I love to read about other people who have the enterpreneurial spirit. Often the enthusiasm, the tenacity, and the willingness to risk are contageous. How funny when i look over my life and think that the first 50 years were those of low risk, show me the guaranteed routine of average life. But i am thankful for the opportunity to step into the place of innovative risk, to develop something that fulfills my passionate creativity, and is beginning to meet the financial needs of life. I love this quote:
“It’s fine to celebrate success but it is more important to heed the lessons of failure.”
– Bill Gates
Success is so good, and rightfully needful to celebrate the wonderful times. But it is in those deep valleys of failure that we grow the most. Steve and I have begun to look at what seems like failures for the lesson on what to take away. There is always a lesson, and there is always something to build on.
One such time was last year. We had heard the stories of other artists talking about the amazing and wonderful festival we had to do. Everyone who was juried into the Sauerkraut Festival in Waynesville Ohio spoke of the huge volume of attendees, and the very profitable time they had.
We spend almost a month bulking up on supply of soap, scrubs, and i dyed a ton of silk, worked my fingers to the bone to have wire crochet ready too. And we arrived. It was a huge event. There were over 400 vendors, and the street was filling with a buzz the night before.
What we did not realize was that people walked the street just like you drive on it…. right of the yellow center line heads west, left of the center line heads east… no deviation.
We were always used to setting out booth up for approach from any direction. What we quickly realized was that my silk, which was what was visible as people walked the street, was what drew them in.. they missed our fully stocked soap rack that was at the center of the back wall of the tent, where we always put it. Soap missed, we began to think about reorganizing the tent. But decided to walk the fest to see who our competition was, and how they displayed soap. In total there were 8 soap vendors, and our booth was directly in front of an existing brick and mortar store that sells…. SOAP!!!!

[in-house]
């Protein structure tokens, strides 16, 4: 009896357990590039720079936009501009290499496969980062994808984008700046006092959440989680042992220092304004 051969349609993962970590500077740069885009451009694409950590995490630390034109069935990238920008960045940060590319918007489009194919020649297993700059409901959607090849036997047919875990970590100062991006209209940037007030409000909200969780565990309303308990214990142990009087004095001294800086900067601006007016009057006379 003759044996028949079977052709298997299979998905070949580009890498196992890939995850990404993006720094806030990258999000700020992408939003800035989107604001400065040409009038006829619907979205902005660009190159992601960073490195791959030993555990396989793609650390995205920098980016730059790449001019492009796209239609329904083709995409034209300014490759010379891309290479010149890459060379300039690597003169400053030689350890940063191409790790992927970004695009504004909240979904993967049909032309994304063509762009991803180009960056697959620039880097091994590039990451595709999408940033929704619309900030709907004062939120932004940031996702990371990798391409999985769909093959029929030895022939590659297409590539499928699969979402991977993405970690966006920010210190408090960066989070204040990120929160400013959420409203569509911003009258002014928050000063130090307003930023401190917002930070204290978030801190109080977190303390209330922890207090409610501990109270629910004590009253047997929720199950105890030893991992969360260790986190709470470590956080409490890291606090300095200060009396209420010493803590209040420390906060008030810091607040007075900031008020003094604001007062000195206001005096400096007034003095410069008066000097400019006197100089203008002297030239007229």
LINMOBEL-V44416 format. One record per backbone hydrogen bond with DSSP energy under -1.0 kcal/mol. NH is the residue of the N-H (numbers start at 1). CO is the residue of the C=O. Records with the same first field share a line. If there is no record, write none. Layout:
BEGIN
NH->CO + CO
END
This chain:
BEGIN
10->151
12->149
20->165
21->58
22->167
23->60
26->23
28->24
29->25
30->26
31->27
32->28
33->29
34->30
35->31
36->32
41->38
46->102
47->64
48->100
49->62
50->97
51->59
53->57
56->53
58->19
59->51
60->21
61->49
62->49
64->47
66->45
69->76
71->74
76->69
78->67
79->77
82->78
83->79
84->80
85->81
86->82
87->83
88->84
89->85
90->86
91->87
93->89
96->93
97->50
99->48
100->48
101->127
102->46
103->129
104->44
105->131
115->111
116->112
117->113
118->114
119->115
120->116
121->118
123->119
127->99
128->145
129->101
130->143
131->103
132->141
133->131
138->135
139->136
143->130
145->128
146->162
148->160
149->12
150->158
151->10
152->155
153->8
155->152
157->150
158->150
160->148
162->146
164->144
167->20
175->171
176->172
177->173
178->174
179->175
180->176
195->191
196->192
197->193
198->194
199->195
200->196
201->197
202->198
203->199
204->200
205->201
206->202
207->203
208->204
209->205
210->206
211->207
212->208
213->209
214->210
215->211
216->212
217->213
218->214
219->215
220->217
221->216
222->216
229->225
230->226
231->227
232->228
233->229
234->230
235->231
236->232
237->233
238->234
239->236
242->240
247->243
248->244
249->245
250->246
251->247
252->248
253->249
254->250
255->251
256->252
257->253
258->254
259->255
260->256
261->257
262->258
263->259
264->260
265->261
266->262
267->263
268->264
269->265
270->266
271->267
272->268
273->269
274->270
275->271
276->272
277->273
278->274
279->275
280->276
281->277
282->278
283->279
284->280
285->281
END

While our competition sold different styles, and types of soap, the festival could not actually bear 8 of the same category… and we reduced our profitability by not positioning our rack in the best visibility. We still made profit… and that worked. We actually did sell out of my silk (which was quite the amazing surprise), and sold a ton of sugar and salt scrubs.
While we did not sell out, and we realized that our expectations were higher than they should be, we learned something about marketing, about positioning our product for maximum exposure. And we learned that large crowds do not dictate large buyers.
Did you know that studies have been done on the sales of handmade items, and of fine art. And the rule of thumb of buyers in that 5% of the crowd will buy handcrafted items, but only 1-2% will buy art. Our expectations were to believe this factoid, and based on a half million people we assumed that at least 1-2% of the crowd would buy. The truth is they were buying food, and specific things…. reducing the actual percentage of the crowd that buy to less than 1/2 of 1%.
It was in our mind a failure of expectations, a failure to lay out our tend for max exposure, and a failure to capture in the buying market. But the take away a new set of eyes that look and anticipate the pattern of the crowd, and ask lots of questions.
The greatest lesson learned from this “fail” was that we will never allow our hearts to be dragged in a direction of predicting, anticipating, and planning for how well we will do. Instead we now remind each other that we have done our part, delivered the handcrafted goodness, packaged, displayed and presented it as best we can…. and we will believe that our products sell themselves. and they do.
And we will trust God for the sales. We have found that it is just more fun to not focus on hard sales, but instead be there, chat as needed, and let the products sell themselves. Good lessons learned from a fail! Thankful to be learning.